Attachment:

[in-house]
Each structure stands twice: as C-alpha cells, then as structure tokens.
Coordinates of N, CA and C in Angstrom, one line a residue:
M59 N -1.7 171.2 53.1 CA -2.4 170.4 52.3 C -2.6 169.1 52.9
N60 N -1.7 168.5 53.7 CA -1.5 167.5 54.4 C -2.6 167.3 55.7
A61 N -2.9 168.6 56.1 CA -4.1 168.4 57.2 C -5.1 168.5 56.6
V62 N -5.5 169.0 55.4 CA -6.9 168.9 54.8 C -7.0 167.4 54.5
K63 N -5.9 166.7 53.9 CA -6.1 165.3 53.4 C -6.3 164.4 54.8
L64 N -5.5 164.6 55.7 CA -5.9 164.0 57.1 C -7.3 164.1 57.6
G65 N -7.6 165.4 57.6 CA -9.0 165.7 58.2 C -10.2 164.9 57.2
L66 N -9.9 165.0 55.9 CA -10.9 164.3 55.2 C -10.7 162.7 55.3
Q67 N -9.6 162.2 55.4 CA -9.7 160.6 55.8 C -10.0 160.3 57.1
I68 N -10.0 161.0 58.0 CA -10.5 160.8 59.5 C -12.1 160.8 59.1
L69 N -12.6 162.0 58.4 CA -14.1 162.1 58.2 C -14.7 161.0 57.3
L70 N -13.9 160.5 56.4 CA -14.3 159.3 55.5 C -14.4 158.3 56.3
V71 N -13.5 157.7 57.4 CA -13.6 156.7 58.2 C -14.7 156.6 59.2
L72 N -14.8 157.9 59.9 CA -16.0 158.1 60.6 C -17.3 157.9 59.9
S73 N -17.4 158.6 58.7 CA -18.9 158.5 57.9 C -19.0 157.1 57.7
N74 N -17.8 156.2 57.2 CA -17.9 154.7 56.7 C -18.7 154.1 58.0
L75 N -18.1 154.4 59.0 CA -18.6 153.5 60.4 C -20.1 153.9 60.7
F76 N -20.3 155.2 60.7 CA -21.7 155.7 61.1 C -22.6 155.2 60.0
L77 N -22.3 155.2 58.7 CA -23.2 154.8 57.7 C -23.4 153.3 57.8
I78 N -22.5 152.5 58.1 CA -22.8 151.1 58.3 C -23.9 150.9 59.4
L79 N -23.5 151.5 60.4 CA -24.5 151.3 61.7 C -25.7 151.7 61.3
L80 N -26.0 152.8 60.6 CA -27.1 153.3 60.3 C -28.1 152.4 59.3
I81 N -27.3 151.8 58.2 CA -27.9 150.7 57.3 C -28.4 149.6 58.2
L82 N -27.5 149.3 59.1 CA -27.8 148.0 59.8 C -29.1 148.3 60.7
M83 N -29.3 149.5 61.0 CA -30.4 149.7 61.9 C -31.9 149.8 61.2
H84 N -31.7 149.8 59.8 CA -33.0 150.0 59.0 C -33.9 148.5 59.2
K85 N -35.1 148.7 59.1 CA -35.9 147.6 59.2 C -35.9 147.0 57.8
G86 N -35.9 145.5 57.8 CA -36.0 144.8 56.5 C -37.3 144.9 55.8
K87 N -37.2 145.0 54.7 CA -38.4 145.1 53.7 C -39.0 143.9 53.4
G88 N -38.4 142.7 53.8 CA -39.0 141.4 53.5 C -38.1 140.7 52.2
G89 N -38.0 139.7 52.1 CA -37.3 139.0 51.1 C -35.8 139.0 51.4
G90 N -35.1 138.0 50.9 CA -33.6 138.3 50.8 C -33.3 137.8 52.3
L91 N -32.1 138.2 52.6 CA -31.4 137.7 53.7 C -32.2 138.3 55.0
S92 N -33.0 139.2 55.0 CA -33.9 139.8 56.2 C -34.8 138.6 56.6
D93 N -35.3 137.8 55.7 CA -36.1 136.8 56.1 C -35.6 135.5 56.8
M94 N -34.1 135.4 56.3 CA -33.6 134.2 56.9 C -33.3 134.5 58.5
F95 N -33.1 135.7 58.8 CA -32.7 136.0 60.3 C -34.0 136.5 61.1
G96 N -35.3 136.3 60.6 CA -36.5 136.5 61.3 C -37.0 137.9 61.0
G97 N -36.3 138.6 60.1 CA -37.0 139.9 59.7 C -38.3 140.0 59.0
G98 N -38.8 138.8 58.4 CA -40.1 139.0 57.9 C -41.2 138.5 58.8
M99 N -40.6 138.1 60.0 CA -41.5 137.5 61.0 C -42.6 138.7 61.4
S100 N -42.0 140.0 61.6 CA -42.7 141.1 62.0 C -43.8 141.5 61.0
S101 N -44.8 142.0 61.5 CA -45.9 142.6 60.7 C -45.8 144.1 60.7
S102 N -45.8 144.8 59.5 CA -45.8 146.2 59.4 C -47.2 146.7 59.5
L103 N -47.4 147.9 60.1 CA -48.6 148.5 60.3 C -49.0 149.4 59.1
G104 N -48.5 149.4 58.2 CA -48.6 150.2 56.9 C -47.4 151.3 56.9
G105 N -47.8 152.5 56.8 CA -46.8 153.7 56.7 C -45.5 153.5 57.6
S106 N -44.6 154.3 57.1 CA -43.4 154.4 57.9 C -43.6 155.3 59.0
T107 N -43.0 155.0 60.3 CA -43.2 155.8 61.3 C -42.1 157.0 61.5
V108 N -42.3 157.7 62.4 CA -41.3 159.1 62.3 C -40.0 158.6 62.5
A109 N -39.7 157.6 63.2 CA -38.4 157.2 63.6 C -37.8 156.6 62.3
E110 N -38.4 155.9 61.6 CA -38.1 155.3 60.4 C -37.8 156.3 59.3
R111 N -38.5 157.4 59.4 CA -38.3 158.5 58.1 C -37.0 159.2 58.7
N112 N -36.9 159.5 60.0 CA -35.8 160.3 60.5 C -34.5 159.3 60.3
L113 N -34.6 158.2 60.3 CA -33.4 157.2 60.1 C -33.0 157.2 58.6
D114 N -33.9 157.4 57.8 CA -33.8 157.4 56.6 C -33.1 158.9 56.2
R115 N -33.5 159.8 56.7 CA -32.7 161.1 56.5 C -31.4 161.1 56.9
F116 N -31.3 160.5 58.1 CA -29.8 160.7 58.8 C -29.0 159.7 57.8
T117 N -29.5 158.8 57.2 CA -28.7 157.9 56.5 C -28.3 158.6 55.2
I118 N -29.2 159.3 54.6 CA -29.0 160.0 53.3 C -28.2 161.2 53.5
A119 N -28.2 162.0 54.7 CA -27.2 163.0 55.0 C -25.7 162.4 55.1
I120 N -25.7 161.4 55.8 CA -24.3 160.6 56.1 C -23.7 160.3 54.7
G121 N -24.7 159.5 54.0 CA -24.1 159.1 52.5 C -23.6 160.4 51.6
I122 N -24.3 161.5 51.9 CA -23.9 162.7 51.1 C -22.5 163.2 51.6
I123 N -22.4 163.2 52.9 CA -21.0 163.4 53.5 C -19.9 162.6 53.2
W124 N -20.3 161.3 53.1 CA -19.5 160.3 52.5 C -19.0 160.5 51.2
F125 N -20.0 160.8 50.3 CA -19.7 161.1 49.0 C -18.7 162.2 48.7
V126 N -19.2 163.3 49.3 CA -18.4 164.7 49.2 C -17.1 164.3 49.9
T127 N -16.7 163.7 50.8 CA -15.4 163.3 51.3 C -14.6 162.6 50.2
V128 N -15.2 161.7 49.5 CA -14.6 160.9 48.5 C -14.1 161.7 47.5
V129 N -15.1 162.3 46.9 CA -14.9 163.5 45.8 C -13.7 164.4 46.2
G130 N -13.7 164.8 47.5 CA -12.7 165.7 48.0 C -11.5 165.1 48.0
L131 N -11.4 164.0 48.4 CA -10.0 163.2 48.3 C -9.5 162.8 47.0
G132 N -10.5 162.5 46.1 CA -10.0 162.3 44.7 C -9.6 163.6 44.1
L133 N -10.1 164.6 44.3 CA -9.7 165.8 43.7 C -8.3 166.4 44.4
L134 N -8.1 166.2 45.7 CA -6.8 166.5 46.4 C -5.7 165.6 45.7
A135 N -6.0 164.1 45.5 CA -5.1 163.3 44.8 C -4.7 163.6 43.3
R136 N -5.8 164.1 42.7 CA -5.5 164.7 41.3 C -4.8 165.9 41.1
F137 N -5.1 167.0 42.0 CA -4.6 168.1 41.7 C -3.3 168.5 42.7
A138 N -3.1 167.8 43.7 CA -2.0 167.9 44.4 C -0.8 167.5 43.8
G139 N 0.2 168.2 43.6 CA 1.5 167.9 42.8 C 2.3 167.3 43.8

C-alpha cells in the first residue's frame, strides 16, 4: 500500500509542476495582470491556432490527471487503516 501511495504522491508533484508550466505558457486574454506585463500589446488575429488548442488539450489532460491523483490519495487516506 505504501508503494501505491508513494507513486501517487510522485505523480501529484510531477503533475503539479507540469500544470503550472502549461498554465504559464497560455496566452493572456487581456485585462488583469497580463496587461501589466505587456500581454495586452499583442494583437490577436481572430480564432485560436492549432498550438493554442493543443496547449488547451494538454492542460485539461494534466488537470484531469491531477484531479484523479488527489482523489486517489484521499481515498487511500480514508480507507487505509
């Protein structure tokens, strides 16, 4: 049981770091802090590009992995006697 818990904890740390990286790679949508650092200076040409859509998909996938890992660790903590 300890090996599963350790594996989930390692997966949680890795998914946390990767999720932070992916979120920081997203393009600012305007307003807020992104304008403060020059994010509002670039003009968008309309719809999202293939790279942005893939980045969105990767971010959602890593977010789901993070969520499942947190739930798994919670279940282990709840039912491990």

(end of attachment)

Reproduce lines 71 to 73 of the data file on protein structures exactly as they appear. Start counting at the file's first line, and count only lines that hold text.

V126 N -19.2 163.3 49.3 CA -18.4 164.7 49.2 C -17.1 164.3 49.9
T127 N -16.7 163.7 50.8 CA -15.4 163.3 51.3 C -14.6 162.6 50.2
V128 N -15.2 161.7 49.5 CA -14.6 160.9 48.5 C -14.1 161.7 47.5